Adaptive and Reversible Resistance to Kras Inhibition in Pancreatic Cancer Cells.
Activating mutations in are the hallmark genetic alterations in pancreatic ductal adenocarcinoma (PDAC) and the key drivers of its initiation and progression. Longstanding efforts to develop novel KRAS inhibitors have been based on the assumption that PDAC cells are addicted to activated KRAS, but this assumption remains controversial. In this study, we analyzed the requirement of endogenous Kras to maintain survival of murine PDAC cells, using an inducible shRNA-based system that enables temporal control of Kras expression. We found that the majority of murine PDAC cells analyzed tolerated acute and sustained Kras silencing by adapting to a reversible cell state characterized by differences in cell morphology, proliferative kinetics, and tumor-initiating capacity. While we observed no significant mutational or transcriptional changes in the Kras-inhibited state, global phosphoproteomic profiling revealed significant alterations in cell signaling, including increased phosphorylation of focal adhesion pathway components. Accordingly, Kras-inhibited cells displayed prominent focal adhesion plaque structures, enhanced adherence properties, and increased dependency on adhesion for viability Overall, our results call into question the degree to which PDAC cells are addicted to activated KRAS, by illustrating adaptive nongenetic and nontranscriptional mechanisms of resistance to Kras blockade. However, by identifying these mechanisms, our work also provides mechanistic directions to develop combination strategies that can help enforce the efficacy of KRAS inhibitors. These results call into question the degree to which pancreatic cancers are addicted to KRAS by illustrating adaptive nongenetic and nontranscriptional mechanisms of resistance to Kras blockade, with implications for the development of KRAS inhibitors for PDAC treatment. .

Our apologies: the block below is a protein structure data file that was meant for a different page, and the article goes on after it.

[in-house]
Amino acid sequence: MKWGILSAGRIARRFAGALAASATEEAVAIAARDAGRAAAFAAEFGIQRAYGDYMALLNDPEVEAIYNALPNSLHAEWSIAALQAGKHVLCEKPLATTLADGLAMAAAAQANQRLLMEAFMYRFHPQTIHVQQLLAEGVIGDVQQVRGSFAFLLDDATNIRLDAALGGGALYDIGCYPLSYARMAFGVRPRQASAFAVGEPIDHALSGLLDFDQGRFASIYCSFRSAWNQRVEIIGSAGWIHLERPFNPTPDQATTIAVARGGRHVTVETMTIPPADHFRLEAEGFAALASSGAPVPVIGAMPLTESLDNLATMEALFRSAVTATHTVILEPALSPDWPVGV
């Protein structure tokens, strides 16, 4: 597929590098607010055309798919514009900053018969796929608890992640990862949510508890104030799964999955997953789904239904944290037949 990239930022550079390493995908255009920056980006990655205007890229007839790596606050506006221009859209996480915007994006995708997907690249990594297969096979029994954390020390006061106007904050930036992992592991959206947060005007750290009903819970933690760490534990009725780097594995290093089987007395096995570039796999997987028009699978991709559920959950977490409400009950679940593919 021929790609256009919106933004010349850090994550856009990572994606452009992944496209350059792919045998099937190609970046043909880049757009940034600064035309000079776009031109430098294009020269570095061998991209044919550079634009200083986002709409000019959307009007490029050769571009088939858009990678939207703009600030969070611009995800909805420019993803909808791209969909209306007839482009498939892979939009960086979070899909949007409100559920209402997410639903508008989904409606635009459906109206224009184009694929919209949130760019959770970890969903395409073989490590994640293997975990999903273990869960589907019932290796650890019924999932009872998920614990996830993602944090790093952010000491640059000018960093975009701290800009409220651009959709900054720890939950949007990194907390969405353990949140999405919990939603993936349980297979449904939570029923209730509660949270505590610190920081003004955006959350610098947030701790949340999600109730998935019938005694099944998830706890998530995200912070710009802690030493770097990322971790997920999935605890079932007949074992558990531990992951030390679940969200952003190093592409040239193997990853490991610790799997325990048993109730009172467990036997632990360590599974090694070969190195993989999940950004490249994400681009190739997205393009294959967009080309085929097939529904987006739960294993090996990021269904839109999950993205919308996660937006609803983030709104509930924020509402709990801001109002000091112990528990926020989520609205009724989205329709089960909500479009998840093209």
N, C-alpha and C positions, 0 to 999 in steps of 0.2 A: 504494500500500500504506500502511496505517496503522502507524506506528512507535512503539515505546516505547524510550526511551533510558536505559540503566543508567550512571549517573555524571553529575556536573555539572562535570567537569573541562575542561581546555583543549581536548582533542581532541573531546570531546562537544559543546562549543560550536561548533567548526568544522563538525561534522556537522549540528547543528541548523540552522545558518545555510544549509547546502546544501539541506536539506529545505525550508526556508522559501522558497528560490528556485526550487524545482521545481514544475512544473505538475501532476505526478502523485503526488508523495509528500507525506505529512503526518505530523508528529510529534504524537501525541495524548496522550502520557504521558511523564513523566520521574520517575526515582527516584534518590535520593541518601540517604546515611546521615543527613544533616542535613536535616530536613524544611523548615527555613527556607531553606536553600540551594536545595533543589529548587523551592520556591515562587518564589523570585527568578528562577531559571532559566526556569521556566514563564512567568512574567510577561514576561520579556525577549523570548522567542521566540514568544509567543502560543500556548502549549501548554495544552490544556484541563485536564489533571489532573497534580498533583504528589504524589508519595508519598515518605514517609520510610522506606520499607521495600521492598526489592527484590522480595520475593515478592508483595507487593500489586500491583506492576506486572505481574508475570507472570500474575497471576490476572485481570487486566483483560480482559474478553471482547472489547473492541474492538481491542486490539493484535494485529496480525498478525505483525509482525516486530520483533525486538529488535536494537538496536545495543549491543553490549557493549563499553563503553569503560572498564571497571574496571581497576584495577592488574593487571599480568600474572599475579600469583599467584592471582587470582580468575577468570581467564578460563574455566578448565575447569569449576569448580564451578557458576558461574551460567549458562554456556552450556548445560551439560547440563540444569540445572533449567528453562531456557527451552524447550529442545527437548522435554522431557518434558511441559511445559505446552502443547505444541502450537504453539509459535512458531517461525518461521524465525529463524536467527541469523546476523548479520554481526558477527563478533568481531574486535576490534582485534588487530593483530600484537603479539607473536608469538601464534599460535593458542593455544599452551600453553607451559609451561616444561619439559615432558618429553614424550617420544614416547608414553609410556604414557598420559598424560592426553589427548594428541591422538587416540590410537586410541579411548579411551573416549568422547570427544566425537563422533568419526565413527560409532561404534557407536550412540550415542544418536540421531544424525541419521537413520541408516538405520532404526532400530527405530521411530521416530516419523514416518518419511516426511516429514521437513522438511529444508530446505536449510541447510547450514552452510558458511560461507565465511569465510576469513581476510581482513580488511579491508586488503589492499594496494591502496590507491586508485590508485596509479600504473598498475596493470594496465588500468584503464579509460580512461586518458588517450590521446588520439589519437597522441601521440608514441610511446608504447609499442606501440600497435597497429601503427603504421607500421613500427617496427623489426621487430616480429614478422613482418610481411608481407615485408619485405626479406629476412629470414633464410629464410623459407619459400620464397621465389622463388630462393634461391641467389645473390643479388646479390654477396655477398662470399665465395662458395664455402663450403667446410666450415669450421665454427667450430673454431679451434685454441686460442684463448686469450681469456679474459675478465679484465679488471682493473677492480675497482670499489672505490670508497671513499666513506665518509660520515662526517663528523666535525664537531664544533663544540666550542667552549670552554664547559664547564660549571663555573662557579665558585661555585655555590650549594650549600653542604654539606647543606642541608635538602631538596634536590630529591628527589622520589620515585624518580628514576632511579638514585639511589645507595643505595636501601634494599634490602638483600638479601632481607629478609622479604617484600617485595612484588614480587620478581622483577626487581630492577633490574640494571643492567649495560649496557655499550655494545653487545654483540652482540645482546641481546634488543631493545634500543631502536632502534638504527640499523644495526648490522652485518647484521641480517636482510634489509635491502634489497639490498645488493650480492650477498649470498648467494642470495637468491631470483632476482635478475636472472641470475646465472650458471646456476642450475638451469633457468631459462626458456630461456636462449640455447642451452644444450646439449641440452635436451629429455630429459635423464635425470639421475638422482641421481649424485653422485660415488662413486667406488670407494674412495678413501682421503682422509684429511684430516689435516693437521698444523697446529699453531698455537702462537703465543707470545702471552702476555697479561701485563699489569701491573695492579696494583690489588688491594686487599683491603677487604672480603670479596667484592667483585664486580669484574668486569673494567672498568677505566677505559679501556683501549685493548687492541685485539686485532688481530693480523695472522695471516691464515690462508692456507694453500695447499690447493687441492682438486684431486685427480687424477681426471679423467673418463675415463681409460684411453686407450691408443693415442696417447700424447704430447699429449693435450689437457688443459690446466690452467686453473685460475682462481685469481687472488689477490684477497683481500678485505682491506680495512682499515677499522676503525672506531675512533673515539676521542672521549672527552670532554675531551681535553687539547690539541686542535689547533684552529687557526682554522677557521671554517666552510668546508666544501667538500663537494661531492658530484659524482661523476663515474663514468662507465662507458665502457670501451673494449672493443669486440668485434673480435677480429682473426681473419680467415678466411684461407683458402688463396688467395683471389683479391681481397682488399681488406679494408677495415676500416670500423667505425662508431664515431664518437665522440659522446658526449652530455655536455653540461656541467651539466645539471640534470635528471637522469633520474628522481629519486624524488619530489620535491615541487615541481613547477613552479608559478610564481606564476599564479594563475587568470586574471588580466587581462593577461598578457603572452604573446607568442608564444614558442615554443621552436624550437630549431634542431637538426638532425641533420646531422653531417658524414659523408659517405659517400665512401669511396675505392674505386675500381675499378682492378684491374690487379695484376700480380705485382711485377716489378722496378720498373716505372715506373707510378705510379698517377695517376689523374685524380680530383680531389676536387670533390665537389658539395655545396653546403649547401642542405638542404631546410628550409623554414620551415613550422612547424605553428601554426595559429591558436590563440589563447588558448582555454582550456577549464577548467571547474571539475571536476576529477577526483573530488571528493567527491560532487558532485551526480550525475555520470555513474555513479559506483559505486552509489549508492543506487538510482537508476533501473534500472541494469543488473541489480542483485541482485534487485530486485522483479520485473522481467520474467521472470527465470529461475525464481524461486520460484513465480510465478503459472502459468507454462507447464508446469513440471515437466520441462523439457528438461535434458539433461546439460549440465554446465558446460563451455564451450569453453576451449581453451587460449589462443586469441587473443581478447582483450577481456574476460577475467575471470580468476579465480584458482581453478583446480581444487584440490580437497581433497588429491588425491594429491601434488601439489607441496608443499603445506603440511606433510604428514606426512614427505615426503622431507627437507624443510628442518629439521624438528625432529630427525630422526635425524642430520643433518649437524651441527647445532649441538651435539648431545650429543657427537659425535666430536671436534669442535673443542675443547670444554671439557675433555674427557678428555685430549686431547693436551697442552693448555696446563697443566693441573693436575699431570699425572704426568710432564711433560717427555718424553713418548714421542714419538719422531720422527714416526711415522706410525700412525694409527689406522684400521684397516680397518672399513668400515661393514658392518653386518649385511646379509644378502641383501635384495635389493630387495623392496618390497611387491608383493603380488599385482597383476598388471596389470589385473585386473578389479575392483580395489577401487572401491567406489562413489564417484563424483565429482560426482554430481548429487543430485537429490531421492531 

|Year of Publication||
2018 02 15
|PubMed Central ID||
Howard Hughes Medical Institute / United States
K08 CA208016 / CA / NCI NIH HHS / United States
KL2 TR001100 / TR / NCATS NIH HHS / United States
P30 CA014051 / CA / NCI NIH HHS / United States